There’s a new workplace etiquette for the new millennium, and, no surprise, it’s all about transparency and authenticity.
The new etiquette is driven by the fact that young people who grew up online don’t know how to operate any other way except transparently. The good news is this means they have great social skills; the bad news is they have no idea that they’re breaking all the old rules.
Here are some tips to help people who aren’t used to living an authentic, transparent work life flourish under the new rules:
Say no to video resumes. This is one of the dumbest recruiting trends ever.
Any human resources person in their right mind would hate video resumes. If there’s a stack of 100 paper resumes, the hiring manager will spend ten seconds on each to decide which ones belong in the garbage. So how annoying is it that it takes ten seconds just to launch a video resume?
And it’s not just that they’re totally inefficient. Video resumes open up HR departments to a whole new level of discrimination accusations. There’s a reason why newscasters are all good-looking – it’s because we favor the good-looking on screen. So if you don’t get hit on every time you step into a bar, forget about the video resume. You probably look better on paper.
Call people on the weekend for work. With the Blackberry going where work has never gone before, it’s no surprise that the lines between work and not-work are blurring. The people who grew up being super-connected don’t differentiate between the workweek and the weekend, so they don’t mind working over the weekend on bits and pieces left over from the week.
Of course, this also means that people are going home early all week long at random intervals. The result is that the weekend is fair game for phone calls.
If your co-workers don’t like being called on the weekend, they can tell you. But remind them that a flexible work schedule lets you put relationships first all the time, and a work schedule that cordons off five days a week for work and two days a week for a personal life means that the personal life takes a backseat every week of the year.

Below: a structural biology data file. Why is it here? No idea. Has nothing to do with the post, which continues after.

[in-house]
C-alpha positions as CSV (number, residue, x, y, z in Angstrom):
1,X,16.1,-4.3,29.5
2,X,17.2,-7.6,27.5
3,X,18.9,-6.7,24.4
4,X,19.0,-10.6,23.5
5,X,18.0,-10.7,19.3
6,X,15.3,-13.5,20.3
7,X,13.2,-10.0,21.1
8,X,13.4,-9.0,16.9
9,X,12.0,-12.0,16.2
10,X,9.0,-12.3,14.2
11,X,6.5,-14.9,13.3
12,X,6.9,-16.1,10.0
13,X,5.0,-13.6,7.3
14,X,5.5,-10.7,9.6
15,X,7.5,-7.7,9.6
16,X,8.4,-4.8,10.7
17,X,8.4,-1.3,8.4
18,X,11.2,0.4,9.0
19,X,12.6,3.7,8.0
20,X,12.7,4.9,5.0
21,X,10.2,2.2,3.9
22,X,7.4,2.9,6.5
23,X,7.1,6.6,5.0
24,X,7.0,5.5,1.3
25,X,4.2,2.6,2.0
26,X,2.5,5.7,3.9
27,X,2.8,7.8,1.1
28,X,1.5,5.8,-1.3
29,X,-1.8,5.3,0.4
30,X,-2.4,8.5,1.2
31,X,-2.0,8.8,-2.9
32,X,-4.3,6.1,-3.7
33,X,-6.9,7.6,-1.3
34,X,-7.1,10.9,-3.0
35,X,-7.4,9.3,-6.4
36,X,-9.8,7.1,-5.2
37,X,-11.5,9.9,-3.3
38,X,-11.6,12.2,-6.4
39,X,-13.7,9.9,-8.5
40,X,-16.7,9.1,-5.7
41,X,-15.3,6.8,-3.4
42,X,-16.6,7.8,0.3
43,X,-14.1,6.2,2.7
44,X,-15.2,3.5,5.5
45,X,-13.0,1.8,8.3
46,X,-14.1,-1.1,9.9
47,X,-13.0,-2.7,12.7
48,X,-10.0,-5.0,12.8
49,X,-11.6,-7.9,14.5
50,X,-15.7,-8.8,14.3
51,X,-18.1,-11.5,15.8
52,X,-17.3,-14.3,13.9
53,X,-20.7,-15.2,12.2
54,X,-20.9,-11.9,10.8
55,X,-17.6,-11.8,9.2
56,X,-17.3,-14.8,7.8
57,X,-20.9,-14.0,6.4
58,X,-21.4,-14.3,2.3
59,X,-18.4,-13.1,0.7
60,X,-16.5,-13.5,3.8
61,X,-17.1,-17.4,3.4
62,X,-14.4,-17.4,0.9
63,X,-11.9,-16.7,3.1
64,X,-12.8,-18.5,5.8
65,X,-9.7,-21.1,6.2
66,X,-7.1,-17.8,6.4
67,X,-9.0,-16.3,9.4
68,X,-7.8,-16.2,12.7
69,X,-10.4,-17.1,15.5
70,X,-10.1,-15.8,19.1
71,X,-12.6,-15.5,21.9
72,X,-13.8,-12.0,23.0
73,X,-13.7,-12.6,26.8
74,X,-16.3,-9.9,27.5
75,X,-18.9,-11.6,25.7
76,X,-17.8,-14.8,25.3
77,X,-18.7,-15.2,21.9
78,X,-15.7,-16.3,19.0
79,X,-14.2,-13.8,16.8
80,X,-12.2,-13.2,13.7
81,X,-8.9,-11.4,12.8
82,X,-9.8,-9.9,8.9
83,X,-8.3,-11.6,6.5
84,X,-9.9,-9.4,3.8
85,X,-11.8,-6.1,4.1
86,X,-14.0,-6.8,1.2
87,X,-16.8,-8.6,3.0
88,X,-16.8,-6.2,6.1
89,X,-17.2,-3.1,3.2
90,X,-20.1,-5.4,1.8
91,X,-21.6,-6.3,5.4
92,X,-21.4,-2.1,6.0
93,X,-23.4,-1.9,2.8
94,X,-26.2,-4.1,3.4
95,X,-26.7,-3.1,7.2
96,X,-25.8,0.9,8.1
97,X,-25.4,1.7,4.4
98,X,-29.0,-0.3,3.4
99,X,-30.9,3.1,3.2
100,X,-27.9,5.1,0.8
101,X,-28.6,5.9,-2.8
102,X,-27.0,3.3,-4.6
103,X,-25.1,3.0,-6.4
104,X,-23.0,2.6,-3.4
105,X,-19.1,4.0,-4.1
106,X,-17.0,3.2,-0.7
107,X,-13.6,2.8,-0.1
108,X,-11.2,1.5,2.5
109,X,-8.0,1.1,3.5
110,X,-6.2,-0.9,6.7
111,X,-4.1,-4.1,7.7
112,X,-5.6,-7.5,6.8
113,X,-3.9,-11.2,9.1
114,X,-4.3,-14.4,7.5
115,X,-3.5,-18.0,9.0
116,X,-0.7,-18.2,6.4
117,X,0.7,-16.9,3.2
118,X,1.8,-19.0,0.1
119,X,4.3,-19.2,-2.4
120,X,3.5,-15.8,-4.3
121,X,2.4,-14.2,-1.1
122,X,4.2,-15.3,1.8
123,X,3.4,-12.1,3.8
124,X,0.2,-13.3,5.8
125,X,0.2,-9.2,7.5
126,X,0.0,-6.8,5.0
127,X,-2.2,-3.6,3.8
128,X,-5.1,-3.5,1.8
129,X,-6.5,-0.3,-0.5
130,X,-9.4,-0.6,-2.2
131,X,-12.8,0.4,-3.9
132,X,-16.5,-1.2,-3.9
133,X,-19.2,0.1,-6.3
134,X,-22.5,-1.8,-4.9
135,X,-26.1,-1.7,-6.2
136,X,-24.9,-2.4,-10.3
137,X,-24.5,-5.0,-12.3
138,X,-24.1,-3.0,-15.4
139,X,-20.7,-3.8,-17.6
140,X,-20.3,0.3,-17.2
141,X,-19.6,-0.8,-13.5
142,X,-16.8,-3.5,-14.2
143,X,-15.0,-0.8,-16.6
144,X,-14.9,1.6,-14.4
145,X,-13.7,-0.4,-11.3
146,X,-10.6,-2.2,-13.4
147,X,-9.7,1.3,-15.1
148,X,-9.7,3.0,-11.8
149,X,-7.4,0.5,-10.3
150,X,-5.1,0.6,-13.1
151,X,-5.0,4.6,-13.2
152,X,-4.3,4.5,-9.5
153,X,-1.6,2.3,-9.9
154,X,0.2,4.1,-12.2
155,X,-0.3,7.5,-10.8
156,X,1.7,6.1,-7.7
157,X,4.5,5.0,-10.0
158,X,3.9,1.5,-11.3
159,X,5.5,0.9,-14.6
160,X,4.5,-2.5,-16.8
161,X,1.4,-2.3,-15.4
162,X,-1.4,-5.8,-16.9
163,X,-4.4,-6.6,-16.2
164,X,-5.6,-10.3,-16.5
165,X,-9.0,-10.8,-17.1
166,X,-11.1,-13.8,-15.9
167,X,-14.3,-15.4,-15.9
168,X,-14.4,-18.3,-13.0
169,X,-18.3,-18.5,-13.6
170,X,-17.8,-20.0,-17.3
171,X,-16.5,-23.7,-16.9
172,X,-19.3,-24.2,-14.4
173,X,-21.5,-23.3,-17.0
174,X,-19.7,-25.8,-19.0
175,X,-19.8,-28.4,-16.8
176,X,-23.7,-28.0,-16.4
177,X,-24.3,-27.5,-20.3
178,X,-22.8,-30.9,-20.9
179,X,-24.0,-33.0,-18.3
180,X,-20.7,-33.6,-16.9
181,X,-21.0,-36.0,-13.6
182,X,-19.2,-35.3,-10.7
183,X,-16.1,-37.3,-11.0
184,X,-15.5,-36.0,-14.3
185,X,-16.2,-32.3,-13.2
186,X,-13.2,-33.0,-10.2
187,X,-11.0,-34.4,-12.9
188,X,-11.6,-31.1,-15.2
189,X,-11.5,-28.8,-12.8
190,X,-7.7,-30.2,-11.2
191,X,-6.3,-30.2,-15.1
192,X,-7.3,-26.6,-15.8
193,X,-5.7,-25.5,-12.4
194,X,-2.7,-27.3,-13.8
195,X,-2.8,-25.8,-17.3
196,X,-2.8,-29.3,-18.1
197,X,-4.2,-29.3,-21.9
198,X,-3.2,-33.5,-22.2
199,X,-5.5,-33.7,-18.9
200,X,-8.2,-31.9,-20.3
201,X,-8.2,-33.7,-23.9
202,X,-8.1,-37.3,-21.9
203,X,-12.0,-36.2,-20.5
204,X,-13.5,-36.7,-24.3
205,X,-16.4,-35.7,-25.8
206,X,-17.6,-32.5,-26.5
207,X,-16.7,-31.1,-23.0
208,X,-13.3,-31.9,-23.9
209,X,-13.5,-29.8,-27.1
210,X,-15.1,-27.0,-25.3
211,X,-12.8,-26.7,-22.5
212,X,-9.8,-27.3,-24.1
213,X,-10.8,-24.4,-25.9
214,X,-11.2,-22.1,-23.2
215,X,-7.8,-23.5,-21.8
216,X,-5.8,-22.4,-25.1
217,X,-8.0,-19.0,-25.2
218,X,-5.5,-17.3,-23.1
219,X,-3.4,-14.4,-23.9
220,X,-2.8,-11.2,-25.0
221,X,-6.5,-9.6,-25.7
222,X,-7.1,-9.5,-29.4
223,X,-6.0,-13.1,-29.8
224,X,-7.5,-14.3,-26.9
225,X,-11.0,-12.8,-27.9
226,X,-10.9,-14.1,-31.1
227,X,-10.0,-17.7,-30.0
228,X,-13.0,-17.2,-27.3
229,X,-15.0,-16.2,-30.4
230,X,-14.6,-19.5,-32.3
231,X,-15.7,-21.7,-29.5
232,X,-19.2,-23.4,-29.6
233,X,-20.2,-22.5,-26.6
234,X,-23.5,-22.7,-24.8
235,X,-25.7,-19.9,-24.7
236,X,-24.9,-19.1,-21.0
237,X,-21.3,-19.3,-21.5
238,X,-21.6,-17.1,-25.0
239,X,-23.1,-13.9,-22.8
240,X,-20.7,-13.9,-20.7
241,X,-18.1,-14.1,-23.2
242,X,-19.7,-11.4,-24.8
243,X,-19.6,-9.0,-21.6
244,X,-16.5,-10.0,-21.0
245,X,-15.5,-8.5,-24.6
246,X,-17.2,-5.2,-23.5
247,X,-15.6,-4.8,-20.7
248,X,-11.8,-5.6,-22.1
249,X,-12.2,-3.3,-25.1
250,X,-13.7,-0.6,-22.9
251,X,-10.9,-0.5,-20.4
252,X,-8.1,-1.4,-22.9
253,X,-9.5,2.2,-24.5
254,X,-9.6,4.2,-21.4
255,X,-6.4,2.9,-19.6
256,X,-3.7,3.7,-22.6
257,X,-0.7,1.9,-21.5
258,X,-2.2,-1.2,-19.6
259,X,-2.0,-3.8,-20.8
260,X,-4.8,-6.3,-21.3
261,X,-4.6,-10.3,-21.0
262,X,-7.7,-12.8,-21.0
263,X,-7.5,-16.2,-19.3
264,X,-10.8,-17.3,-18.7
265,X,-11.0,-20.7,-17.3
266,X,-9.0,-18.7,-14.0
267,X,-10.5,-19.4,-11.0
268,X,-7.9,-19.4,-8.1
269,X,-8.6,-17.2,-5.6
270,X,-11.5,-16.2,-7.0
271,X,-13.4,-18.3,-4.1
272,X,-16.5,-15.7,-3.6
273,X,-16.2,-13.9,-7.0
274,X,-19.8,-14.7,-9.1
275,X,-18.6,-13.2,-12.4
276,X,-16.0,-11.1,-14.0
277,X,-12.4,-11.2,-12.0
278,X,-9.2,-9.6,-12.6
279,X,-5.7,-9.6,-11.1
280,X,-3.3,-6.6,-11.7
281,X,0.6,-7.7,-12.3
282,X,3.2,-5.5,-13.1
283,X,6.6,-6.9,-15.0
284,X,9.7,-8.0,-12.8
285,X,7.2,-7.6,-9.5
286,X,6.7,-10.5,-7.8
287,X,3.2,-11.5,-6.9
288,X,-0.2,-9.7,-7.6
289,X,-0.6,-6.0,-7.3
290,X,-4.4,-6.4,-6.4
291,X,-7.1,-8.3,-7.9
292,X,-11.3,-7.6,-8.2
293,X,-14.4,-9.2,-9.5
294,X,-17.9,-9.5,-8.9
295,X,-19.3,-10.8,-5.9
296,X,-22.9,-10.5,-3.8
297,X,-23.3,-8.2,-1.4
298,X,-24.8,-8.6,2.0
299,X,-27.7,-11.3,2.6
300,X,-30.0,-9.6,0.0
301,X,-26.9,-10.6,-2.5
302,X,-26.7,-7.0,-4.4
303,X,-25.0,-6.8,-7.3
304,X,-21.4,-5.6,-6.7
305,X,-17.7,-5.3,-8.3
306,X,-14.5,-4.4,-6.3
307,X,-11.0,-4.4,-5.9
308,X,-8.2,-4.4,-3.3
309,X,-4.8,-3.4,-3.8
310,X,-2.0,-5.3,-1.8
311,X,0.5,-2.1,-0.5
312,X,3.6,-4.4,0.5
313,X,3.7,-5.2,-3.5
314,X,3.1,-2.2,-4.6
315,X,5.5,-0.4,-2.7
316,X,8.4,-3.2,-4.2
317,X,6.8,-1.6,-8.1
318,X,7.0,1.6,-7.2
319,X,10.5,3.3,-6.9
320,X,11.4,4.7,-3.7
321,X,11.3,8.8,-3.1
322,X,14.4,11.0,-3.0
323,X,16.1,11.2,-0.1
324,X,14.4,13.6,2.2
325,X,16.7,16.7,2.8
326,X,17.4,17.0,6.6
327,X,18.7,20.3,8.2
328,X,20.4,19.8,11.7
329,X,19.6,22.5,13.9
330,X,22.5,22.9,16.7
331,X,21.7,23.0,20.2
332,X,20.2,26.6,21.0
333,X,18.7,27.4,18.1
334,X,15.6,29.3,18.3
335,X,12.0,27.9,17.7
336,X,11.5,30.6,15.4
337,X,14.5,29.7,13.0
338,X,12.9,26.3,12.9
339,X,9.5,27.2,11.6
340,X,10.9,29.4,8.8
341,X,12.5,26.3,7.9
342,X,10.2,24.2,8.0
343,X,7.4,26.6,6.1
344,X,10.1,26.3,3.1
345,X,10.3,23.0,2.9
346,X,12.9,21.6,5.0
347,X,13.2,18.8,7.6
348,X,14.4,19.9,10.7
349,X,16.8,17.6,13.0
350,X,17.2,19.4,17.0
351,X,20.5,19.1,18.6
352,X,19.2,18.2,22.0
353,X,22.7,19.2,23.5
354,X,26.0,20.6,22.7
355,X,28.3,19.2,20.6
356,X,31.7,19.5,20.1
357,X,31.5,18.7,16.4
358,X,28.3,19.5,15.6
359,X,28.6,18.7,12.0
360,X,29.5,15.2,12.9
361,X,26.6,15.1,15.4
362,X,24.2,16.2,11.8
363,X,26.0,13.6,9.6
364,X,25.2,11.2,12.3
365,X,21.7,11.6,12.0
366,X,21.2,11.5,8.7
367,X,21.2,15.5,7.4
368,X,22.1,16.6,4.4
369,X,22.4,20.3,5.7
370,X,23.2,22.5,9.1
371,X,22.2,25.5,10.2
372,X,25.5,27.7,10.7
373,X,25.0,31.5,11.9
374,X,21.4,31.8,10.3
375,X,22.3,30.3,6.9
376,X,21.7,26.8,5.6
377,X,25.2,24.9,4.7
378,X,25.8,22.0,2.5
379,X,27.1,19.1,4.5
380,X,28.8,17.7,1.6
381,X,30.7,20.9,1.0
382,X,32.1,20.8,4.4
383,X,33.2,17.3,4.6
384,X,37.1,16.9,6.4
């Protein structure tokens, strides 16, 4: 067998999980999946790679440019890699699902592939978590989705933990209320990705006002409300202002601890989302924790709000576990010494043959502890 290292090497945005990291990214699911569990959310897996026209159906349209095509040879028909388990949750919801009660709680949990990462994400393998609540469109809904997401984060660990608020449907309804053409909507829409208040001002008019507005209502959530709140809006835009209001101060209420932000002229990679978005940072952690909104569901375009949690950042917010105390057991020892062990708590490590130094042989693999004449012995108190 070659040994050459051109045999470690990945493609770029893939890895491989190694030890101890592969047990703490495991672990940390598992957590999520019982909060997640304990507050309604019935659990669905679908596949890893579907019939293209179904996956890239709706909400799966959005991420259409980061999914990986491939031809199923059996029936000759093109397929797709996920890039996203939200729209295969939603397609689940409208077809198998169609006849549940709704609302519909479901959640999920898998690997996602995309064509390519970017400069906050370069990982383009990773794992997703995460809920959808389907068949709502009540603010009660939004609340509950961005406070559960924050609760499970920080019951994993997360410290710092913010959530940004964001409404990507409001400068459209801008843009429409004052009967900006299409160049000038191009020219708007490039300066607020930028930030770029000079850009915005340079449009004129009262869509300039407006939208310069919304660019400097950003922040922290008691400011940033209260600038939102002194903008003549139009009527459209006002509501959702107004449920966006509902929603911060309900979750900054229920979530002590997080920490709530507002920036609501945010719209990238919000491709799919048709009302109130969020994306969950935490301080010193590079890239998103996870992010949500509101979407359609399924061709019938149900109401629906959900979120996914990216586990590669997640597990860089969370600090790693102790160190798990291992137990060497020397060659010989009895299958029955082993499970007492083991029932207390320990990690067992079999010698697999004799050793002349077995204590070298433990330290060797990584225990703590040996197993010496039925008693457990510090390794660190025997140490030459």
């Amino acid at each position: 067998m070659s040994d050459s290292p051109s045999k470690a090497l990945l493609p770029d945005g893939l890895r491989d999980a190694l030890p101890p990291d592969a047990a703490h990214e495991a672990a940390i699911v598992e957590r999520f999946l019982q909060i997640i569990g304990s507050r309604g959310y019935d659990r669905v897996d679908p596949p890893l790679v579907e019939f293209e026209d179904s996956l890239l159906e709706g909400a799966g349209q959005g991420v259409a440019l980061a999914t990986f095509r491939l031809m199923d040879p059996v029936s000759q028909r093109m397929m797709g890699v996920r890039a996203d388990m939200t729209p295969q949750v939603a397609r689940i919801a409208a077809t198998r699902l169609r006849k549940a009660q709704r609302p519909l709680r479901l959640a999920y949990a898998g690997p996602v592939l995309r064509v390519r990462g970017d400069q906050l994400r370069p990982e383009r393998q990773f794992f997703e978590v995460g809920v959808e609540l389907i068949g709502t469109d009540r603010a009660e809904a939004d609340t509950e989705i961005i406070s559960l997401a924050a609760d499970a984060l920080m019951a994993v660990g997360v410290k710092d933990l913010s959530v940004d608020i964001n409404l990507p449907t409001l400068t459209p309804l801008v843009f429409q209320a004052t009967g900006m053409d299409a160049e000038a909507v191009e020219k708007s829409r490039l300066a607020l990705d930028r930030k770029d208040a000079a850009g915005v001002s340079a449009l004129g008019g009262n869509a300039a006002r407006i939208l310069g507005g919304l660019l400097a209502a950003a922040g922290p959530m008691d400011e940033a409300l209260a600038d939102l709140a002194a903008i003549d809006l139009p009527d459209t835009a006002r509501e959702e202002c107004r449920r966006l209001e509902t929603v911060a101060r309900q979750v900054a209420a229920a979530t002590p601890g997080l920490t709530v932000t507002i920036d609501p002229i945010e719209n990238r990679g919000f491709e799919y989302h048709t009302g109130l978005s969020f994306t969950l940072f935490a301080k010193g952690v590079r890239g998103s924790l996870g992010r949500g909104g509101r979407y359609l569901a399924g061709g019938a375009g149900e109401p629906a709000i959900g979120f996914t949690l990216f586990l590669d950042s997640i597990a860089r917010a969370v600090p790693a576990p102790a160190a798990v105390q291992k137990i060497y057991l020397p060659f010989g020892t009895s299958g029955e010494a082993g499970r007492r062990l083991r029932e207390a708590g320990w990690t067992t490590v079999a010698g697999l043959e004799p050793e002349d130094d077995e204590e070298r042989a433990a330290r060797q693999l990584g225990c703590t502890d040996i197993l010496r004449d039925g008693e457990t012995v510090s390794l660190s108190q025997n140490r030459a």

The best way to get a life is to stop being so rigid about the distinction between time for work and time for life.
Invite your CEO to be a friend on Facebook. That’s right, Facebook.com is for everyone now. And although the youngest members of the workforce are a little worried that having the adults there will ruin things, adults are psyched to be there. No one wants to miss out on all the fun.
So there’s a good chance that your CEO is registered, and it’s likely that she’ll really want to hear from you about what to do on Facebook, since she surely has no clue.
Don’t try to improve a co-worker. If you work with a jerk, just avoid him. We already know from dozens of studies that thinking you can change someone doesn’t really work.
Companies know that getting rid of difficult employees isn’t worth the cost and headache, too. So if the jerk isn’t moving and the company isn’t moving, you need to get moving with your job hunt.
Forget the exit interview. An exit interview won’t help you, and it’ll probably create bad will. If you have people to thank when you leave a job, do it at lunch. If you have ideas for how to improve the company, offer to consult. Of course the company will decline, because they don’t care. Otherwise you wouldn’t be quitting, right?
Stop focusing on the exit interview and focus on how to quit like a pro. When you get a new job, your old boss is part of your new network. It’s up to you to make sure that parting ways goes as smoothly as possible so that you can shepherd this person into your network of supporters.
Do reconnaissance on your probable boss. This tip comes from 20-something Hannah Seligson, whose book, New Girl on the Job: Advice from the Trenches, gives great tips on getting through the first years of work – most of which comes down to etiquette.
Seligson recommends you find out all the dirt you can about your future employer, because the best gauge of how a company will treat you is how it treated other employees. So asking people directly is fine.
Remember that it’s often the boss who makes the biggest difference in the workplace, so try using LinkedIn.com to search for someone who had the job you’re interviewing for. Former employees will always give you the most candid comments.
Don’t blog under a pseudonym. It’s enticing to hide your name when you blog, because you don’t want to get fired, or harassed, or held accountable at work for the opinions you have at home. But the truth is that the majority of adults who blog are doing it for business reasons.
Writing a blog that people can actually find among 77 million blogs is very time-consuming. It’s a big commitment to write about what you know on a single topic, but blogging will help your career a lot. So why bother doing it if you’re not going to take credit for it where it matters most – with potential employers who haven’t met you?
Be nice like your job depends on it. In fact, your job does depend on you being nice. The old days of office politics as a means of backstabbing are dead – young people are bringing their team-player, I’m-competing-against-my-best-self mentality from their self-esteem-centric homes into the workplace, and there’s nothing you can do except be nice back.
Anyway, the truth is that the most likable people get promoted, so this is an instance where following the unwritten rules really can save your career.